NORFOLK-- Their husbands' ships were days away from returning home to Hampton Roads, but as tensions continued to mount in Israel, the Navy decided to reroute the vessels.
Navy wives who spoke to 13News seemed to understand that sometimes changes happen when you're a military family.
'It was disappointing but we were kind of expecting that anything could happen,' said Andrea Jarrell, whose husband Todd is a sailor aboard the USS Iwo Jima.
The Pentagon confirmed Monday that the USS Iwo Jima, along with the USS Gunston Hall and the USS New York were sent back to the Eastern Mediterranean Sea to await further orders.
Several international news agencies have reported that the ships could be used for humanitarian evacuations.
Jarrell said the wives she's spoken to are coping with the news. 'I think most of them are like we are, disappointed, because plans had to be shifted and moved around. And I think pretty much there's a lot of support here in Virginia, here at home, and we're doing the best that we can.'
Christiana Lara's husband, Pablo, is a hospital corpsman aboard the USS New York. She said changing situations overseas can always bring about changes to deployment schedules.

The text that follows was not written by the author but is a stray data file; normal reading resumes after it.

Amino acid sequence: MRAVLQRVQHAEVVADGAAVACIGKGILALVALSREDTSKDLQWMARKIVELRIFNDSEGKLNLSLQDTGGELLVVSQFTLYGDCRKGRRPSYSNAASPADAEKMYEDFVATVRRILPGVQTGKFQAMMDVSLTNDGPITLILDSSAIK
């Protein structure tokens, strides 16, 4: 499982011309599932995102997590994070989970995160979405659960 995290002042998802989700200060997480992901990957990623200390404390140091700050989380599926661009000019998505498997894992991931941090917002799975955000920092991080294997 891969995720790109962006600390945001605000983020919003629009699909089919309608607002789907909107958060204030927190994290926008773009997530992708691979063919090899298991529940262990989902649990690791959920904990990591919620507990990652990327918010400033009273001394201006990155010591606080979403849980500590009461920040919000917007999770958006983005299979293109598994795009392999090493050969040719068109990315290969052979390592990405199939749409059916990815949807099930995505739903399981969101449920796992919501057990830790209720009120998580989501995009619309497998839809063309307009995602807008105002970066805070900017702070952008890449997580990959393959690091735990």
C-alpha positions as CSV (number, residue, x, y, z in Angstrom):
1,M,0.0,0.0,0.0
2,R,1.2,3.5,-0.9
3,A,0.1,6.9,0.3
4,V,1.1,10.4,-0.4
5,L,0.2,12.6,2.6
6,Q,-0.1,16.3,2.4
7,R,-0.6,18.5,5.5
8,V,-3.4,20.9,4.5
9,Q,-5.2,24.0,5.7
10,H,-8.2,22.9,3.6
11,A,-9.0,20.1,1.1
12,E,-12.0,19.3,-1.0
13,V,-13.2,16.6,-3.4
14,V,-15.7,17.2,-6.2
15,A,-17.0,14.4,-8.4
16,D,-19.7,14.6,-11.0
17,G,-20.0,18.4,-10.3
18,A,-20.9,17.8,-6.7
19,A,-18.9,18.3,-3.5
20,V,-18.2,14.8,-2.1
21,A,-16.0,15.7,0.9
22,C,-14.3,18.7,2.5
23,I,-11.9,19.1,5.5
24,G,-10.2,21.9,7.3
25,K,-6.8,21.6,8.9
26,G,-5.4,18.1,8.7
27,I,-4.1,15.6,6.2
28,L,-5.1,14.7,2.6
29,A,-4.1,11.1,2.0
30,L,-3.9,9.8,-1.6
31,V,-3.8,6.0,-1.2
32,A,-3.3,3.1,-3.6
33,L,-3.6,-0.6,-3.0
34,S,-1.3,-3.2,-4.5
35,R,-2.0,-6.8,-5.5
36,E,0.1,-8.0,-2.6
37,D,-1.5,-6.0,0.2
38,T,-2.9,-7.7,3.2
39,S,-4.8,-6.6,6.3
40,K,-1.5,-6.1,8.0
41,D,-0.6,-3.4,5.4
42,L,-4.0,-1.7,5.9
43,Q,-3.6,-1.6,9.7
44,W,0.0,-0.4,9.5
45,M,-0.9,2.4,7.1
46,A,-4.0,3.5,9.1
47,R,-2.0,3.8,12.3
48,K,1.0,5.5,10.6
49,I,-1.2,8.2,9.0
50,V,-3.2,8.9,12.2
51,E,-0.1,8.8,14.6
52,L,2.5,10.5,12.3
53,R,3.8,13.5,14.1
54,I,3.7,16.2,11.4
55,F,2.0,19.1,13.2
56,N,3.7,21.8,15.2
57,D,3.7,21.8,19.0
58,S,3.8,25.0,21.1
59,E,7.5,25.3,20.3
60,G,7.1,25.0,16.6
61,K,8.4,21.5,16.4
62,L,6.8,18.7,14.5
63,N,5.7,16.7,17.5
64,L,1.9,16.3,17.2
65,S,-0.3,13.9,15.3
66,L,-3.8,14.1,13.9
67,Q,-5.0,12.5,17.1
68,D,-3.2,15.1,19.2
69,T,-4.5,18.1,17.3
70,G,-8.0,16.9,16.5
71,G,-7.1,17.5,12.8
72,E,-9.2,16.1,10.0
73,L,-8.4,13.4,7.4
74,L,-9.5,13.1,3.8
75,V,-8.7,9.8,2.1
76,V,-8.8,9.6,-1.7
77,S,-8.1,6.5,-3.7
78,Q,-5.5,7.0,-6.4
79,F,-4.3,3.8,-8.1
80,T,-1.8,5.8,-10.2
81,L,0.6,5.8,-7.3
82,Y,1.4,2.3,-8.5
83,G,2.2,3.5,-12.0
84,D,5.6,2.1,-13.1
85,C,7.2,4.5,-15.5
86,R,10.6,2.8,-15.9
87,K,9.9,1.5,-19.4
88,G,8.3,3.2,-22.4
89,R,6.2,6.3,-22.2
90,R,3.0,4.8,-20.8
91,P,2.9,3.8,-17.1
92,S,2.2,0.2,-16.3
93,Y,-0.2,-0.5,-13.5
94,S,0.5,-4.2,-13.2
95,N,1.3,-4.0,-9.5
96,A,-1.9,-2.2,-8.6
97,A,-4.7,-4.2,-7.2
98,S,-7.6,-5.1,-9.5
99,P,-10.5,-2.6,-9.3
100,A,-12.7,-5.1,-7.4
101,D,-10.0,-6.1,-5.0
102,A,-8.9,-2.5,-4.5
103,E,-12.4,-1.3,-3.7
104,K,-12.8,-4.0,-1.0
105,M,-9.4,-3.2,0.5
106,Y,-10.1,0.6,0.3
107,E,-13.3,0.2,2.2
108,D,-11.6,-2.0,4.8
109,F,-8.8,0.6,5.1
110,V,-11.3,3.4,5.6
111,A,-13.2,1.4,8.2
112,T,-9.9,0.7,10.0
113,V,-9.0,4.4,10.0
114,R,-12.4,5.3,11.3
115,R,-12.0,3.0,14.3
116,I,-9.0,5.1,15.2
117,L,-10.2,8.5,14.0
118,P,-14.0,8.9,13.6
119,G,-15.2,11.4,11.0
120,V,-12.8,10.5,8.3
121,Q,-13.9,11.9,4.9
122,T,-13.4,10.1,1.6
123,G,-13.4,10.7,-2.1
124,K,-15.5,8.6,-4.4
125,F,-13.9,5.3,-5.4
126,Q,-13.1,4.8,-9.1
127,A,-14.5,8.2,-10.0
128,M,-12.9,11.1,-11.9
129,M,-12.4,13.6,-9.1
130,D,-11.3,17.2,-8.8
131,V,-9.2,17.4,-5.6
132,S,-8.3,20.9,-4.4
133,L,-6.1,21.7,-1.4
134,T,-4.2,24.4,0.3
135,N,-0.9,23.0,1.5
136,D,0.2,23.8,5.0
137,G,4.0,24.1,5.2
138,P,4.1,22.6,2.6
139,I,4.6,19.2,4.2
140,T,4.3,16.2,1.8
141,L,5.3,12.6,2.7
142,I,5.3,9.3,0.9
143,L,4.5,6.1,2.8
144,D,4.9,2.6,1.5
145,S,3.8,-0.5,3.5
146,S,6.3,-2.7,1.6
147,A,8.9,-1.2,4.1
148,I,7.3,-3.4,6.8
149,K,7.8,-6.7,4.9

'I've been a Navy spouse for 12 years and with that comes a lot of flexibilities,' Lara said.
She added, 'I'm proud of my sailor and all of the sailors and Marines. And we all know we have a mission and that mission sometimes may take a little longer but that's what we're here for.
The Iwo Jima Amphibious Ready Group has about 2,000 sailors and 2,300 combat-ready Marines from the 24th Marine Expeditionary Unit out of Camp Lejeune, North Carolina.
The deployment extension is open-ended. A Navy spokesman told 13News the ships have no specific task at this point, and the change is a 'prudent' move.